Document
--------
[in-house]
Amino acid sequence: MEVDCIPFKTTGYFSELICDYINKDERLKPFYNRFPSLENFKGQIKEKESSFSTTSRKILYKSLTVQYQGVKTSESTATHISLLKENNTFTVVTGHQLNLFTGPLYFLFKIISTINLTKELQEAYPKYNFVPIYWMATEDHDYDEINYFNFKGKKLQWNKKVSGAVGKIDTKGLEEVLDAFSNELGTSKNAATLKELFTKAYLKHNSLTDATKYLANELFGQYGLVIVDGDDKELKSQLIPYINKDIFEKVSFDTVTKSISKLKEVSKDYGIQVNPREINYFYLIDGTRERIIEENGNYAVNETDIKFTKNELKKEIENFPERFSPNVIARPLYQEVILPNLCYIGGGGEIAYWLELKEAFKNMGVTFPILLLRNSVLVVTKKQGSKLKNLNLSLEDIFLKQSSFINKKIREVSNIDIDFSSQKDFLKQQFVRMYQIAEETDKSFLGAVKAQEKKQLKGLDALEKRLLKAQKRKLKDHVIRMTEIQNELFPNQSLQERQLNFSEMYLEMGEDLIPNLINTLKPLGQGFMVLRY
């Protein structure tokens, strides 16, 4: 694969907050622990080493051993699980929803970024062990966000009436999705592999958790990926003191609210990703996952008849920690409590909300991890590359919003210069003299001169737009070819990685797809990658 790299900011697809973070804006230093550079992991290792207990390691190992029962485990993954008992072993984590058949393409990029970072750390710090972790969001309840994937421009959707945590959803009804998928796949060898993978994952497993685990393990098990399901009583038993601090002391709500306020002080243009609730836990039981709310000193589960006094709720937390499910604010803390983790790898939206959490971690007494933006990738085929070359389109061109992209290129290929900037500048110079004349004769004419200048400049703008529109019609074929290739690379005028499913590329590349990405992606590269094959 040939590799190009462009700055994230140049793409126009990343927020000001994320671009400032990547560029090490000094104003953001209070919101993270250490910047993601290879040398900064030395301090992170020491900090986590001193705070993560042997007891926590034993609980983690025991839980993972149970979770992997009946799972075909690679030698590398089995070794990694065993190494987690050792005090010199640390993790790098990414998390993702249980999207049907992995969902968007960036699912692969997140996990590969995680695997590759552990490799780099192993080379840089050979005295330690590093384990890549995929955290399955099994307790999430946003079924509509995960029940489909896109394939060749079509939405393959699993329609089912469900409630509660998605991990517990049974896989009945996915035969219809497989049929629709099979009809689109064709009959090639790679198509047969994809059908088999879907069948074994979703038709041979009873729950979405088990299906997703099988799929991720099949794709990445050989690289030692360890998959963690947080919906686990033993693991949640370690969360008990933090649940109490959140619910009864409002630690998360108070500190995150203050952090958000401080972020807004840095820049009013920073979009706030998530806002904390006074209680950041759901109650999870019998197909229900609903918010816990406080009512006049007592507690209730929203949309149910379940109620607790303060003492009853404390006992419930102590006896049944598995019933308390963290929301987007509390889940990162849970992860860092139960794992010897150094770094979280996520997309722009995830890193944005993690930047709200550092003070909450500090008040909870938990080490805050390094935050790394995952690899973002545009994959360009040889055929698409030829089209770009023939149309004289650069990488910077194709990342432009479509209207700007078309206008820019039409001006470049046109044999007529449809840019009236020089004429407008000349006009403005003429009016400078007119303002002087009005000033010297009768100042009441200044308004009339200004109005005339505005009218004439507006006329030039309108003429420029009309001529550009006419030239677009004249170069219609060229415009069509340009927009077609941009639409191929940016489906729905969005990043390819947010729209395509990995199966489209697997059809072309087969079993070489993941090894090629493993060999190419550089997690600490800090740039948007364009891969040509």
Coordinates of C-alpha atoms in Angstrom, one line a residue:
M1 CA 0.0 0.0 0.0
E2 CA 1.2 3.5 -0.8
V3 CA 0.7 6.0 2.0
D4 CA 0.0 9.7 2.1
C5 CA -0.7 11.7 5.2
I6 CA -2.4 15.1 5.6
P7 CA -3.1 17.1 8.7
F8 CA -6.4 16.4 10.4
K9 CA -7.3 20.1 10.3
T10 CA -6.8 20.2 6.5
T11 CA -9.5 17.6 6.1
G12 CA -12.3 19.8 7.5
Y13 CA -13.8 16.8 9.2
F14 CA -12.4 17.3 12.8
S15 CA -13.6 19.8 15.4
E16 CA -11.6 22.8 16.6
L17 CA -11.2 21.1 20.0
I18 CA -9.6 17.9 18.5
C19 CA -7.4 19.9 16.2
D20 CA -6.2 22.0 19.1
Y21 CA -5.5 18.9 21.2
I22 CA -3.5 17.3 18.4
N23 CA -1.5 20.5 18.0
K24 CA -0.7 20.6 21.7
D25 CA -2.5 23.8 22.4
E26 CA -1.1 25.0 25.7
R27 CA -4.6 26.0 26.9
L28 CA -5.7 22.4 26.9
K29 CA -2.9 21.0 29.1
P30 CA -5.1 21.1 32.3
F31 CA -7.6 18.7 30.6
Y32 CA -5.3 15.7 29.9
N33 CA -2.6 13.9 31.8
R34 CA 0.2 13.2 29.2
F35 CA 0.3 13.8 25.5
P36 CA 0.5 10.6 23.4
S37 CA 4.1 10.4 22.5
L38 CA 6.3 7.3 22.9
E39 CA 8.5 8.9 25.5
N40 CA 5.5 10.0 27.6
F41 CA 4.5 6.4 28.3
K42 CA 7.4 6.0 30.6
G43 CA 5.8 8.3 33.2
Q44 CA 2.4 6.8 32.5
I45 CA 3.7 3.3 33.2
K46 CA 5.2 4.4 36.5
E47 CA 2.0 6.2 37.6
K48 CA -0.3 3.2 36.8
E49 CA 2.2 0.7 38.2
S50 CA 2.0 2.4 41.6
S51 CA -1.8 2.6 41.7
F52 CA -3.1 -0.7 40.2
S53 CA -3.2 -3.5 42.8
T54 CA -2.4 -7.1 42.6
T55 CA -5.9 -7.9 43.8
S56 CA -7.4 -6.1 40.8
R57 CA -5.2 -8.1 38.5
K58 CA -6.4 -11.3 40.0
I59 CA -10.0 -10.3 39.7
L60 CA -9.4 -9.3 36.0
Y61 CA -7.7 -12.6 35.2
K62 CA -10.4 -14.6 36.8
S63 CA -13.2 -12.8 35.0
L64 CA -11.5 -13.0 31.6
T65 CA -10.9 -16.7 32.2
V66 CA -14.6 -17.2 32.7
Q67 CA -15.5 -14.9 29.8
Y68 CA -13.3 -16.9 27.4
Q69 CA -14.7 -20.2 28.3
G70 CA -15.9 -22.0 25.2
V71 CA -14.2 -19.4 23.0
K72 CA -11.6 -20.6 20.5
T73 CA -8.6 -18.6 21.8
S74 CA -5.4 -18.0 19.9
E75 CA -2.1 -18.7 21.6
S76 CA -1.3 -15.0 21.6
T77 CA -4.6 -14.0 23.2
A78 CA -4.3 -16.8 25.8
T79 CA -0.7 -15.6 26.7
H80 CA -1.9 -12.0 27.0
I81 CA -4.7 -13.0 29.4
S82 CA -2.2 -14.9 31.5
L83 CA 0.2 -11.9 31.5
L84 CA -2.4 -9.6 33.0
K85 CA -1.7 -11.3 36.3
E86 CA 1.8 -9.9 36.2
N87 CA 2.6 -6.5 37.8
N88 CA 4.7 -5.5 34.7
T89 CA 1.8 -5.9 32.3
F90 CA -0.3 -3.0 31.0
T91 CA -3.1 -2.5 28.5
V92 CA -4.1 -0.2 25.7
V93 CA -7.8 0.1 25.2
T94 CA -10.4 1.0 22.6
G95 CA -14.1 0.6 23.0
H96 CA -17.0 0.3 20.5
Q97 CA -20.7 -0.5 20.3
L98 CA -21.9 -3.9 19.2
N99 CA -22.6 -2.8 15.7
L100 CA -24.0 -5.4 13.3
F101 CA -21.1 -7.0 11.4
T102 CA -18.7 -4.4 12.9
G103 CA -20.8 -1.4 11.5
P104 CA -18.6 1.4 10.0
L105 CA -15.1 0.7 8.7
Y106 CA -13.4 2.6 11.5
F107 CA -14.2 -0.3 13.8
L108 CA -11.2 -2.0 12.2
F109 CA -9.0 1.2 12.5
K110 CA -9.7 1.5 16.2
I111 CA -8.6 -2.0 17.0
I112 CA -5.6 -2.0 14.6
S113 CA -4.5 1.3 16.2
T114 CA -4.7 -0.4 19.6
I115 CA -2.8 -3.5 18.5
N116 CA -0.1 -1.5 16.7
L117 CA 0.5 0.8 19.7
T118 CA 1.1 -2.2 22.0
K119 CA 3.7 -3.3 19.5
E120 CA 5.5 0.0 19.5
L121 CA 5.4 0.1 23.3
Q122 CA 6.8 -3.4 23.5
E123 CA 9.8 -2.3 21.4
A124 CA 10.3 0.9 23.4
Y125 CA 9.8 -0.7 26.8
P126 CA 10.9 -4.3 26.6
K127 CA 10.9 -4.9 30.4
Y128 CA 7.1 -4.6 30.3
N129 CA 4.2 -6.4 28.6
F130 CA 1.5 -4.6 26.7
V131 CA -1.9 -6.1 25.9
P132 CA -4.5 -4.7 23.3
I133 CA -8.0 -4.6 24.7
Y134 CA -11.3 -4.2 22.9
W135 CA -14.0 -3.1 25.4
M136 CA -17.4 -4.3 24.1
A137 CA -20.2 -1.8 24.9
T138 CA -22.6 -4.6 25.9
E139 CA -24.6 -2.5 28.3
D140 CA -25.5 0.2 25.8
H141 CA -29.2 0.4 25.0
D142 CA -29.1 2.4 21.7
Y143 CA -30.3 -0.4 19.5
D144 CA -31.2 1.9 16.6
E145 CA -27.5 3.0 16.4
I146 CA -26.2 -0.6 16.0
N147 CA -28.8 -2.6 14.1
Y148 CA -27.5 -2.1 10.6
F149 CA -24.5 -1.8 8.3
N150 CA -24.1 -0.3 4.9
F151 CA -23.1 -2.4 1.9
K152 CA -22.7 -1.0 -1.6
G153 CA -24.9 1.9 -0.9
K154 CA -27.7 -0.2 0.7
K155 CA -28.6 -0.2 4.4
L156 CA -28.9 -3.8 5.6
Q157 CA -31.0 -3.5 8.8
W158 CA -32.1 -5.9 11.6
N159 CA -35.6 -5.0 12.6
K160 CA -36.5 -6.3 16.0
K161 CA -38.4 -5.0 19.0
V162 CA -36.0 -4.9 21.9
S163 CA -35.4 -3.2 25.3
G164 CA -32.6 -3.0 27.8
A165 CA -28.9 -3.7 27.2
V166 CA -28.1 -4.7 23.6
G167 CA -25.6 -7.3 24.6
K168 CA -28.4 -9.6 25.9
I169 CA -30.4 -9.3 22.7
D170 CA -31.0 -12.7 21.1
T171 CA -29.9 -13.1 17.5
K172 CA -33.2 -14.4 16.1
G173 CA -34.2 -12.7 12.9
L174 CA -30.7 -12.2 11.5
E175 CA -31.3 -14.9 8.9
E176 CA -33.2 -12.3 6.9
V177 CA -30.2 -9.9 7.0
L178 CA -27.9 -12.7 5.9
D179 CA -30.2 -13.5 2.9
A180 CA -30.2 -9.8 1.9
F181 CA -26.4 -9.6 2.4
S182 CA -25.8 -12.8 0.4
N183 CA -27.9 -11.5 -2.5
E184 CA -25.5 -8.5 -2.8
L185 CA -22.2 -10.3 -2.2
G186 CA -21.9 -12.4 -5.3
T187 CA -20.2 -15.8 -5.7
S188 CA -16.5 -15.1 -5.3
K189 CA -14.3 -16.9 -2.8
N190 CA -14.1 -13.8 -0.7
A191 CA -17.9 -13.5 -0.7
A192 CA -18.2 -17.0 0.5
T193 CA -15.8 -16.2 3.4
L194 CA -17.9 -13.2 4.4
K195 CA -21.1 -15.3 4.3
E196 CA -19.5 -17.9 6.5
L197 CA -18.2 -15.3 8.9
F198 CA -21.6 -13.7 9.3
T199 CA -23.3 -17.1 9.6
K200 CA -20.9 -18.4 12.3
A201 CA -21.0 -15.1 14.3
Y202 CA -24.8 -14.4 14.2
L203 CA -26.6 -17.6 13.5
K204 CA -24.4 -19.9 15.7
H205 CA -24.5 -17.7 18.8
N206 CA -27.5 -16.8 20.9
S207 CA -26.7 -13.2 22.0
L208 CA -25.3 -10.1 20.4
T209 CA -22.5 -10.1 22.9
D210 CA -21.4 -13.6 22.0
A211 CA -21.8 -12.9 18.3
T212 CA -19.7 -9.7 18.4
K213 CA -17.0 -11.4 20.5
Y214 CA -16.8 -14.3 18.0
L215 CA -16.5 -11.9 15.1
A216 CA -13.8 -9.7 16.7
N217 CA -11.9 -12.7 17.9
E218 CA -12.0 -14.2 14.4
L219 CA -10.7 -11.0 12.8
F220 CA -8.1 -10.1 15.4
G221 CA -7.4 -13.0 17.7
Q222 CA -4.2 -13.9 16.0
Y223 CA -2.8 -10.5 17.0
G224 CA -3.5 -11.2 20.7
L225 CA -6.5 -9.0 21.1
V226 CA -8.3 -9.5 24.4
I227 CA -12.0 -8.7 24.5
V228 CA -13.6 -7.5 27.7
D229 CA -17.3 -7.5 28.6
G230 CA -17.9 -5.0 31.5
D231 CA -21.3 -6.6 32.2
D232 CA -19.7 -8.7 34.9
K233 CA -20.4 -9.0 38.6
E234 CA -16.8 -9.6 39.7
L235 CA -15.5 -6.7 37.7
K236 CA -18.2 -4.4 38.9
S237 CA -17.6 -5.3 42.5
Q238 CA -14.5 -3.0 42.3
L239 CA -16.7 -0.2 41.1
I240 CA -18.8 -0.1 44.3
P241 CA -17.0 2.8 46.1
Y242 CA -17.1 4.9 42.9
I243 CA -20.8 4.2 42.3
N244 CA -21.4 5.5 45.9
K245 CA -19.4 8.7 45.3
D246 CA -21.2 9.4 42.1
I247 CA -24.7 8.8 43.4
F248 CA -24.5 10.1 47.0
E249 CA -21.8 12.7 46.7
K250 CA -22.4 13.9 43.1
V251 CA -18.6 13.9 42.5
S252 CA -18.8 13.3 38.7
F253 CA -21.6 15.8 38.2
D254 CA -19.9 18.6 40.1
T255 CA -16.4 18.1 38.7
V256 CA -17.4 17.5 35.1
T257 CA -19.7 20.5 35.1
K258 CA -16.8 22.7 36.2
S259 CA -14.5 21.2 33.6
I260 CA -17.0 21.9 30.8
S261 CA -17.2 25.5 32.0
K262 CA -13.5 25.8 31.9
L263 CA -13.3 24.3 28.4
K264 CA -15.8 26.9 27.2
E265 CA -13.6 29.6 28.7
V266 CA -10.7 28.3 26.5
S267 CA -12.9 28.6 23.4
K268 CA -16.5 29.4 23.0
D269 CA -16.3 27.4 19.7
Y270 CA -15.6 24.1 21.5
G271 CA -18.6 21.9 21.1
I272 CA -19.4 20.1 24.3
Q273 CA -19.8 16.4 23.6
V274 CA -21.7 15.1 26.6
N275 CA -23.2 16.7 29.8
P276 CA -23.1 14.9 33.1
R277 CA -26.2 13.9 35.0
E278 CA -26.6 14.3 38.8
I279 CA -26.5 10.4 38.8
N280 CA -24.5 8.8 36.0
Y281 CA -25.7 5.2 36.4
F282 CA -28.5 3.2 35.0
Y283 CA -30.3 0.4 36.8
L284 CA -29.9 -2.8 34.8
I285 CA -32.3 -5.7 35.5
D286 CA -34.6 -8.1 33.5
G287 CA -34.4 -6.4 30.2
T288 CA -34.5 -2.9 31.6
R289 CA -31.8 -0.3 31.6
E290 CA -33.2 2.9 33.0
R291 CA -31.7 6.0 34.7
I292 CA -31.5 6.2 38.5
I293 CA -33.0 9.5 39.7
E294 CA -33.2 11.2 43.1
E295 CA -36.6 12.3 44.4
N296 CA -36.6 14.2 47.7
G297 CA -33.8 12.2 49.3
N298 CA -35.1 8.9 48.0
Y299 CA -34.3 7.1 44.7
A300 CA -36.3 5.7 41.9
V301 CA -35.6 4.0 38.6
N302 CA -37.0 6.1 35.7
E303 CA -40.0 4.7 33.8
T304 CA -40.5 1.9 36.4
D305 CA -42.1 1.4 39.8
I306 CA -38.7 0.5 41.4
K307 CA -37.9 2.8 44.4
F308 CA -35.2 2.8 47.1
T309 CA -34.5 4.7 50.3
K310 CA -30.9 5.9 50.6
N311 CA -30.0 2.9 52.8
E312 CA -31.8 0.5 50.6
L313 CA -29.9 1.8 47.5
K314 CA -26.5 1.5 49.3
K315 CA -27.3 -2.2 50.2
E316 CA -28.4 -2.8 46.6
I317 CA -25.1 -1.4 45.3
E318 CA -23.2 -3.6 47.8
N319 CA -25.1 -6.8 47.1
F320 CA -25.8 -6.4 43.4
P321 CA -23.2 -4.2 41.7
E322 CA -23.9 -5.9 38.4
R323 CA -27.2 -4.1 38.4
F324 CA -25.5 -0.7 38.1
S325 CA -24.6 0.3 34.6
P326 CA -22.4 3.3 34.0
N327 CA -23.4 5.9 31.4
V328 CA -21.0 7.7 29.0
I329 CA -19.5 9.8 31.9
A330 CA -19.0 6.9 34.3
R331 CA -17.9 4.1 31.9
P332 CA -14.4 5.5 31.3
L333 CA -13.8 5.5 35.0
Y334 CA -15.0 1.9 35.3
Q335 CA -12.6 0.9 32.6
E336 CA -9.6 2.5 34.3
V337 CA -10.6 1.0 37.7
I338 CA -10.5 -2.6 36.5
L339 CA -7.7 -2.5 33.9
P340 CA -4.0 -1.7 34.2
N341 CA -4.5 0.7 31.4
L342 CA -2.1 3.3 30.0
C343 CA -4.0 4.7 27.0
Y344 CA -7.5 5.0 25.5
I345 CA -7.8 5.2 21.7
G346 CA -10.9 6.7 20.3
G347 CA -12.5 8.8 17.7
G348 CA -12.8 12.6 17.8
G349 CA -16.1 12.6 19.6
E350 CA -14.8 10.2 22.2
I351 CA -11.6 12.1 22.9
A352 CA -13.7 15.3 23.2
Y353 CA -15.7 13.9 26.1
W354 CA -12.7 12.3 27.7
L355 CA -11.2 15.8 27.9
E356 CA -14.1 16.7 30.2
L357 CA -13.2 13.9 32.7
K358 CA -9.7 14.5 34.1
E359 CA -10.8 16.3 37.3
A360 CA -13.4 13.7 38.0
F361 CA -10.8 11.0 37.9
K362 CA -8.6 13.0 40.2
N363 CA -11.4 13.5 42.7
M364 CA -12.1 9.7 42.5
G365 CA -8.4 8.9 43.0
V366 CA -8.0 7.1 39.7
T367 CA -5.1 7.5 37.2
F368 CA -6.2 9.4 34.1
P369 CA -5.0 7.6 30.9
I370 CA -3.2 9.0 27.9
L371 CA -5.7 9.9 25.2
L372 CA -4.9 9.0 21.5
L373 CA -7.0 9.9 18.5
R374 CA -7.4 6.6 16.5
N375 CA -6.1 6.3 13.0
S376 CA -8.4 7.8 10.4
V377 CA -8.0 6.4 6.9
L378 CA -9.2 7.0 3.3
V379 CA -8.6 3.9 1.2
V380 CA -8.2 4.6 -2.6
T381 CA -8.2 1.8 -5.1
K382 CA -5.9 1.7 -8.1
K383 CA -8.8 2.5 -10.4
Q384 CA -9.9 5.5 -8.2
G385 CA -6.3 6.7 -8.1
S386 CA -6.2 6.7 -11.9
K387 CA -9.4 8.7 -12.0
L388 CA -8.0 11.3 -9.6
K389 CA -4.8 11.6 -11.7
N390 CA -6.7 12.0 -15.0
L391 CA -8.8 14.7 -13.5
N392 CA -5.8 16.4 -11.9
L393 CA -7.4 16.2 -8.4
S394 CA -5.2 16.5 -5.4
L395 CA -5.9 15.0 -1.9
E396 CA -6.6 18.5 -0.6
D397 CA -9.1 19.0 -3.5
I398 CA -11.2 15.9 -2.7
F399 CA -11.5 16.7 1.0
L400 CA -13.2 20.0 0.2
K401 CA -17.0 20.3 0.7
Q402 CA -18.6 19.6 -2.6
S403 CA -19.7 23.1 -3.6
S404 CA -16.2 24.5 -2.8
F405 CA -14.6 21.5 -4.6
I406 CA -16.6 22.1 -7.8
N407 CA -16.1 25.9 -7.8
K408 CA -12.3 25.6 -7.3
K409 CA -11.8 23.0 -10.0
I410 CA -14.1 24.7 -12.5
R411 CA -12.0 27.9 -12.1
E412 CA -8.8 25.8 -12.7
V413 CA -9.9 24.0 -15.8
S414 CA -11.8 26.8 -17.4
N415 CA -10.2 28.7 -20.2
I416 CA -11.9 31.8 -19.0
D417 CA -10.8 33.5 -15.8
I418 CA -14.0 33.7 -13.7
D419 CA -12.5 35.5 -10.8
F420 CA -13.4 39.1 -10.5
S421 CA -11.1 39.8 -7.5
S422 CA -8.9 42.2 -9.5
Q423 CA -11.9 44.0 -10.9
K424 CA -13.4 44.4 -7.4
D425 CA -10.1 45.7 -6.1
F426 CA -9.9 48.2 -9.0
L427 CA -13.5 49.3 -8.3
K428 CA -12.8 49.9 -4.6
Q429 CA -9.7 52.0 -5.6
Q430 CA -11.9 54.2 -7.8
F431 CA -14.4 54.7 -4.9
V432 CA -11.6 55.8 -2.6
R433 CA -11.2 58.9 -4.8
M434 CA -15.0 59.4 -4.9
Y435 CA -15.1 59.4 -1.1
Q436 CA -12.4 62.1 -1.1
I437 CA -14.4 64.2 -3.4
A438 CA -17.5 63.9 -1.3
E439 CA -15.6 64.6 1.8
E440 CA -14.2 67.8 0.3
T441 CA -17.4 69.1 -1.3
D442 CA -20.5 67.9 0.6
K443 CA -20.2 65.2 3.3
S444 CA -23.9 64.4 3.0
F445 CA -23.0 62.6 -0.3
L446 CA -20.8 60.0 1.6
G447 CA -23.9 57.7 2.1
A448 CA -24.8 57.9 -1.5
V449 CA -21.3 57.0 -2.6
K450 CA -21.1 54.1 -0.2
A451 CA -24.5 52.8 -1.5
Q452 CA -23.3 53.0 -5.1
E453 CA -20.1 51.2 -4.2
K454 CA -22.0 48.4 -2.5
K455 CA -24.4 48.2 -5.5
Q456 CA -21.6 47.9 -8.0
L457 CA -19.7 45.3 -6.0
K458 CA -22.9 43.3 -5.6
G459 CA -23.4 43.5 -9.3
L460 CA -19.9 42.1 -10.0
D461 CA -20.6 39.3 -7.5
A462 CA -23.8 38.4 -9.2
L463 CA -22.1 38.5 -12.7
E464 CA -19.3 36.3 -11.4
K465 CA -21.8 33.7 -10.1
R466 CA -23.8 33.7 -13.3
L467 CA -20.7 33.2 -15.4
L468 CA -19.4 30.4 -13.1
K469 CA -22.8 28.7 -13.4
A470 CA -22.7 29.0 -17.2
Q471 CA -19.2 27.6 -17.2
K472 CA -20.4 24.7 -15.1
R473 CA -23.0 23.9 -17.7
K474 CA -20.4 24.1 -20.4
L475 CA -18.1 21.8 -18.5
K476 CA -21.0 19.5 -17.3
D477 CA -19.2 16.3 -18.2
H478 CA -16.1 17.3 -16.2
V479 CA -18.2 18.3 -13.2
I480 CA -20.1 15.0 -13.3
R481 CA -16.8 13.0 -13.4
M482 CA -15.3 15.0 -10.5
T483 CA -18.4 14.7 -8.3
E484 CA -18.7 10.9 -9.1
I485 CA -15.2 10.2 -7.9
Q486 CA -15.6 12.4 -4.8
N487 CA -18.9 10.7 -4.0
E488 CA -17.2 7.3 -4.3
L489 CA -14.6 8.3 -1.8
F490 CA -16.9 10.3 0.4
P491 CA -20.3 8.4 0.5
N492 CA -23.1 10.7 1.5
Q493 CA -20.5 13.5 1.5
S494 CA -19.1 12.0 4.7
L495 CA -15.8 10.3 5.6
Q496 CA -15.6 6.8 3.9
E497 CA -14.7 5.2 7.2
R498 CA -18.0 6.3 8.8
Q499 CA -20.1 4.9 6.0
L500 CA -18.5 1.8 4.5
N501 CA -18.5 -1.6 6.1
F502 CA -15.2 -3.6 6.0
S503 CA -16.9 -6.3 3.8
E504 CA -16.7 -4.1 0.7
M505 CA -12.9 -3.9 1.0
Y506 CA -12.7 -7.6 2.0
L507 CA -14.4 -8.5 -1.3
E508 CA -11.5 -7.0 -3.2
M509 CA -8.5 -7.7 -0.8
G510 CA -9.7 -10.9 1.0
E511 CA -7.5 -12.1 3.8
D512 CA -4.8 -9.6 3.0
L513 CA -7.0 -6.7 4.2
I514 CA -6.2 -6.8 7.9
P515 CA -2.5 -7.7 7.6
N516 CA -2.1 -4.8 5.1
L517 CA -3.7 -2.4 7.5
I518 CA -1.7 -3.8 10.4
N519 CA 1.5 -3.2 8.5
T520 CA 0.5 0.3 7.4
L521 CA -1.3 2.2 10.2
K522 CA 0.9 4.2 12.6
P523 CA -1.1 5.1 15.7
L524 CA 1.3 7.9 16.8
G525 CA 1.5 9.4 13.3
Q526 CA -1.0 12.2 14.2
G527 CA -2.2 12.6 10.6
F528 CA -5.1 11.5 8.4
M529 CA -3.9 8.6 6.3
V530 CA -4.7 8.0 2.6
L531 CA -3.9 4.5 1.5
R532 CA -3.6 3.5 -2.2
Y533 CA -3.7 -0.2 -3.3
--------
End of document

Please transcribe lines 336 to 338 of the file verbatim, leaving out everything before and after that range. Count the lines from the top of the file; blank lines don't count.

P332 CA -14.4 5.5 31.3
L333 CA -13.8 5.5 35.0
Y334 CA -15.0 1.9 35.3